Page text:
The recent Equifax data breach has millions of Americans scratching their heads, wondering how to best lock down their finances against foreign hackers armed with their personal information.
According to Dave Sather of Sather Financial, consumers need to move beyond thinking that one year of free credit monitoring will protect them. Instead, it’s crucial to mount a more proactive self-defense. Writing in the Advisor Armor web site, he suggests sharing the following tips with your clients.
- Pour through your bank and credit card statements each month. If anything looks suspicious, contact the financial institution, which will suspend the charge pending review. People who’ve opted for electronic statements should not forget to review those documents every
- Avoid using debit cards to make online purchases. Doing so means you no longer have a grace period in which to review charges before payments come due. And if your card is hacked, you might have to deal with a cascade of overdraft fees, which can be difficult to resolve.
- If you’ve been hacked, ask the three credit bureaus to put an alert in your file. Also submit an identify theft report to each bureau and perform other recovery steps.
- Request a free credit report every year. This will let you see what accounts are open under your name and to correct incorrect information.
- Consider instituting a credit freeze. Sather says this provides the strongest protection, since it prohibits anyone from opening a new account using your name or Social Security number. However, if you set up a freeze and then need to apply for new credit, you’ll need to unfreeze the hold at least a week before you apply.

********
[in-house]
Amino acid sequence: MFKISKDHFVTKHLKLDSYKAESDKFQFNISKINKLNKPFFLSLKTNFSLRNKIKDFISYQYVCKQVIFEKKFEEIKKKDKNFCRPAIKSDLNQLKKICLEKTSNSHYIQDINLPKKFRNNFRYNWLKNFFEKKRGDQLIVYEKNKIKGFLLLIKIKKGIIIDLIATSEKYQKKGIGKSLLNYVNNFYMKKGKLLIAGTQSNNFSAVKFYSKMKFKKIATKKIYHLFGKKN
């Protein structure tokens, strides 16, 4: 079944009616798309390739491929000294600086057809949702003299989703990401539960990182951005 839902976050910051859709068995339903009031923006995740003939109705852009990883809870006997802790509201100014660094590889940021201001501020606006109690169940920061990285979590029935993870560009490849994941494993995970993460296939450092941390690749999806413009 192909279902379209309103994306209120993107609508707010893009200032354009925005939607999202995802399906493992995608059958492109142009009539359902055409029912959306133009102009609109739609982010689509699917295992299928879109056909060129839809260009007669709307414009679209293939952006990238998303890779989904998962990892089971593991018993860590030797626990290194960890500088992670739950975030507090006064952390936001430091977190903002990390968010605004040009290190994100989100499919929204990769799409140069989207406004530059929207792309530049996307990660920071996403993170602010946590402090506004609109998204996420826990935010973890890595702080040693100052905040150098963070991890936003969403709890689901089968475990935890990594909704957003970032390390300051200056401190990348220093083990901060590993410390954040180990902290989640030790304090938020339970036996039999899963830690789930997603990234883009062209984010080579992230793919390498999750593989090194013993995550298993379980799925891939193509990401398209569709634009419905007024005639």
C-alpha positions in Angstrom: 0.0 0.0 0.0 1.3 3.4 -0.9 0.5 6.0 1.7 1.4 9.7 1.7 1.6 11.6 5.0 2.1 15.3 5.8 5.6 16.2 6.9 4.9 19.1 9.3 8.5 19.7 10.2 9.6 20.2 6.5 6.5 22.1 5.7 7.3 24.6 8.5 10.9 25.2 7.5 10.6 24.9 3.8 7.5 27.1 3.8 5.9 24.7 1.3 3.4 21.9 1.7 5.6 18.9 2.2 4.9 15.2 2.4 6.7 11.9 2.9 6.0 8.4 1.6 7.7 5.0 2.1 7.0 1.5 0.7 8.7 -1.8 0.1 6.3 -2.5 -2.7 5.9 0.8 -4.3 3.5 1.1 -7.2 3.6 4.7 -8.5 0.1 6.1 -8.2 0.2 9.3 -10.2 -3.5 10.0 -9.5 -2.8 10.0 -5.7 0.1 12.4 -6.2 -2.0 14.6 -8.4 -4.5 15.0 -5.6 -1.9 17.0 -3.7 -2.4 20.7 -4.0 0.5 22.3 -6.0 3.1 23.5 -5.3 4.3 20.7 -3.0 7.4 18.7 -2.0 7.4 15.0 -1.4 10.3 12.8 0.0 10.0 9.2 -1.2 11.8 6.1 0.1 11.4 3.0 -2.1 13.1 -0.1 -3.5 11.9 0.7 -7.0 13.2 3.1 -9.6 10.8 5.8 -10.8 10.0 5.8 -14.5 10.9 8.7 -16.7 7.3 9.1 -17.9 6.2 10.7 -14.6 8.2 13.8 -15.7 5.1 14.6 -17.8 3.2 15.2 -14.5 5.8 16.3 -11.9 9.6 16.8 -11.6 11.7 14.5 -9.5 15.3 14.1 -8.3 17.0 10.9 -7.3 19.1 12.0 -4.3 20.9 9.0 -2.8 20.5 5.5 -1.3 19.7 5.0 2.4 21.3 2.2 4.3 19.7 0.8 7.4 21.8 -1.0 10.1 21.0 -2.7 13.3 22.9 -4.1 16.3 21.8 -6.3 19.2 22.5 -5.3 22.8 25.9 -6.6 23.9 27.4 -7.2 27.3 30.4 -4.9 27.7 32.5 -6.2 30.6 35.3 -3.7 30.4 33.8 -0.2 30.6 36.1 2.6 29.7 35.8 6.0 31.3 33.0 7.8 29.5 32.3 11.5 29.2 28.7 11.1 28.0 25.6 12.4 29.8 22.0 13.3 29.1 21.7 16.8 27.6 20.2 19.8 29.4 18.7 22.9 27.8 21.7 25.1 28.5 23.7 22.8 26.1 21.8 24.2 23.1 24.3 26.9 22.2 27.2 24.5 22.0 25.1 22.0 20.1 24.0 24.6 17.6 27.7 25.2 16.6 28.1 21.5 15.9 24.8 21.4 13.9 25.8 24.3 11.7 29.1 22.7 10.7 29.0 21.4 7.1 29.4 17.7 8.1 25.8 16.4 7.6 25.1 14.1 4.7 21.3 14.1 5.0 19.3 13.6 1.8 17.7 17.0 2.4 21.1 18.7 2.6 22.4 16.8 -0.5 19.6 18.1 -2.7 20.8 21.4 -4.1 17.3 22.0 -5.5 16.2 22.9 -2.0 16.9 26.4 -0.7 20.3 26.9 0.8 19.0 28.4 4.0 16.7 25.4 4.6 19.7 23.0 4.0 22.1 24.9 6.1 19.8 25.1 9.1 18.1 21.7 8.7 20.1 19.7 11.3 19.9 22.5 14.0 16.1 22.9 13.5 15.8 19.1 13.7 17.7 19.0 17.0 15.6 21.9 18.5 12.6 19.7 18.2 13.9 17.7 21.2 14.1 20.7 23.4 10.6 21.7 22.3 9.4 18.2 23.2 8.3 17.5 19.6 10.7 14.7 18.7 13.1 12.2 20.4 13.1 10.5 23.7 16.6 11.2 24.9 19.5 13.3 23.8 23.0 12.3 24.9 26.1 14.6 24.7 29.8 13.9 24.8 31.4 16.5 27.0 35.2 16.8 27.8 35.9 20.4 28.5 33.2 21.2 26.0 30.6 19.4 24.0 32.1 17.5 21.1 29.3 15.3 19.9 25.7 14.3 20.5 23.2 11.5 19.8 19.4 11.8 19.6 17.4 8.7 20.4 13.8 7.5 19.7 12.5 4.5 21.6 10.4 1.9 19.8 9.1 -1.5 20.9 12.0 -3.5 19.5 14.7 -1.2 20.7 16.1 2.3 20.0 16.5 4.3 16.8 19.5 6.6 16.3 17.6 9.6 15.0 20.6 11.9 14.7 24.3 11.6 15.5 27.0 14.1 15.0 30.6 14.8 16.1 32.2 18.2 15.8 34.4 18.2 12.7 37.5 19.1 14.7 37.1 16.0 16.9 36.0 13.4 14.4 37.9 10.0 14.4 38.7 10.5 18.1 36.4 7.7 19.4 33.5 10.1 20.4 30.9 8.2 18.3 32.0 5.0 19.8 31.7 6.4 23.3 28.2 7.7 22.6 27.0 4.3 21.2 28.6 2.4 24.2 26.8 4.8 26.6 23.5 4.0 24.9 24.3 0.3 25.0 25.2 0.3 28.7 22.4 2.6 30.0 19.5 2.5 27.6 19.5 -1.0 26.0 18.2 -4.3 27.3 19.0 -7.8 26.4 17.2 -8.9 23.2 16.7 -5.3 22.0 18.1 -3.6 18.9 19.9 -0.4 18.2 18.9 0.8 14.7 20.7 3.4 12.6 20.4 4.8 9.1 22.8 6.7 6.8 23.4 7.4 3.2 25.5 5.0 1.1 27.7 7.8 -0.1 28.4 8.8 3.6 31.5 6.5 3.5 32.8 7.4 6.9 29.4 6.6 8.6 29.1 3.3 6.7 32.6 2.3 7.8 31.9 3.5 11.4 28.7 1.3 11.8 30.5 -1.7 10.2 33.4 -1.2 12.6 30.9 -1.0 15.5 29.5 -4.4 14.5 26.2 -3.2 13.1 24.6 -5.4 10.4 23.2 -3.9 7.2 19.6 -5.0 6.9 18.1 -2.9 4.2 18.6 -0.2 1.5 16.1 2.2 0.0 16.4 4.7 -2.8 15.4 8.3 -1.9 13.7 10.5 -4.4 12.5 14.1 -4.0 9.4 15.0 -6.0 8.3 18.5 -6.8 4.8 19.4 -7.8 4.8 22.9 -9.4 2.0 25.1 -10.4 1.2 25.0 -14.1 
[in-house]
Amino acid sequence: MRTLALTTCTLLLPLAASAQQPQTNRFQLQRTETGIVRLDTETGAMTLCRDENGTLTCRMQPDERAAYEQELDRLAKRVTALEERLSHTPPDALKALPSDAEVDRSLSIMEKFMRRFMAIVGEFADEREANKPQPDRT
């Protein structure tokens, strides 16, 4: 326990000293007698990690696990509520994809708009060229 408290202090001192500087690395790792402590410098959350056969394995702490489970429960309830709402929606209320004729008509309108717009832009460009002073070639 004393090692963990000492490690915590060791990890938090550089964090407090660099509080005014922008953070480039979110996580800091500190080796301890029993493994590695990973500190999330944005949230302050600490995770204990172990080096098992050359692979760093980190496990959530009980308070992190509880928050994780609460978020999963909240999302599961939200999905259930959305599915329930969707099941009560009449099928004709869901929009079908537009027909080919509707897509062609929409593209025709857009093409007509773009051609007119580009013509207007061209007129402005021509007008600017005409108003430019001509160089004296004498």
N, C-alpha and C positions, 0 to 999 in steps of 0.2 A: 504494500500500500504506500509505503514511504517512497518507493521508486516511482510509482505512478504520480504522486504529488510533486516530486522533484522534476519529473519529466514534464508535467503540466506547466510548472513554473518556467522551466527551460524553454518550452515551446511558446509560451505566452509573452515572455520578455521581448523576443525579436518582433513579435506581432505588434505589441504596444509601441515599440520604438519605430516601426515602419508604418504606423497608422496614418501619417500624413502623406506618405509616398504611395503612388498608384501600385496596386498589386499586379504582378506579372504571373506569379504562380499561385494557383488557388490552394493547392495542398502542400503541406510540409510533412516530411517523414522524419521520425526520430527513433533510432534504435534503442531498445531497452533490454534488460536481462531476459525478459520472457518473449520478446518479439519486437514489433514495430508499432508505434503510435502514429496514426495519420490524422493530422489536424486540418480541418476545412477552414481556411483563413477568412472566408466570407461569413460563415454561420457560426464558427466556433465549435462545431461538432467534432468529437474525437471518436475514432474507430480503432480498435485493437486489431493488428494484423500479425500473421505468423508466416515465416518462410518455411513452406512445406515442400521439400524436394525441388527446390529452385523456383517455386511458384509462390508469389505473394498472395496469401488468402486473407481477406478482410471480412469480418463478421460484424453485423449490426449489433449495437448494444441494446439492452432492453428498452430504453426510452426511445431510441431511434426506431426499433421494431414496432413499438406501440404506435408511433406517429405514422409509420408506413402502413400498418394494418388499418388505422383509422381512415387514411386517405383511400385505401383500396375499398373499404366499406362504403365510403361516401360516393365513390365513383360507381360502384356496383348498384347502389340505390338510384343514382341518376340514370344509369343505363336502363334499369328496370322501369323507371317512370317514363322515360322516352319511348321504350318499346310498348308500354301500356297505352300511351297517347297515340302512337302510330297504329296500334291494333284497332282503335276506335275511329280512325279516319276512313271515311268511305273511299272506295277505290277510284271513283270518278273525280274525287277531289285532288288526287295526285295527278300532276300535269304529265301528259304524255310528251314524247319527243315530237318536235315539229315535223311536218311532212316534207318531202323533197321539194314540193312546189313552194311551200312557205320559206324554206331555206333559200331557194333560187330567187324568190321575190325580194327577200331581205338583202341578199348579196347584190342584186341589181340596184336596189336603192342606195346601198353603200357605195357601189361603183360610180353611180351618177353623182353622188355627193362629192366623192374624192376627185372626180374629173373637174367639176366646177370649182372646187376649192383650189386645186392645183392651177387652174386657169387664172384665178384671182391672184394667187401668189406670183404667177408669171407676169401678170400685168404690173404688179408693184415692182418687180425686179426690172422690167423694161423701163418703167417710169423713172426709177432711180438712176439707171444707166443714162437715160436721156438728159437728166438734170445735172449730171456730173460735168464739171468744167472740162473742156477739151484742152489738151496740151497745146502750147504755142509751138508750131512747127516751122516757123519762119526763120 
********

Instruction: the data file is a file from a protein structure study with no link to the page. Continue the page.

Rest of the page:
- Don’t think a credit freeze provides total protection. That’s because it won’t stop a criminal from using an existing credit card vs. opening a fraudulent one in your name.
- Report any identity theft to your local police and the Federal Trade Commission. This will help the authorities monitor criminal activities and potentially apprehend the perpetrators.
- If you’ve been hacked, immediately change your account passwords. Also, avoid accessing financial accounts from a public Wi-Fi network, where your password can be pilfered.
- If you’re a victim of Social Security fraud, contact the Social Security fraud hotline. Depending on the incident, you may be able to apply for a new Social Security number.
Sather’s bottom-line point: when it comes to identity theft, your clients (and you) need to mount an aggressive, multi-front defense. The credit bureaus and the government will help to some degree, but the main burden, sadly, will fall on all of us.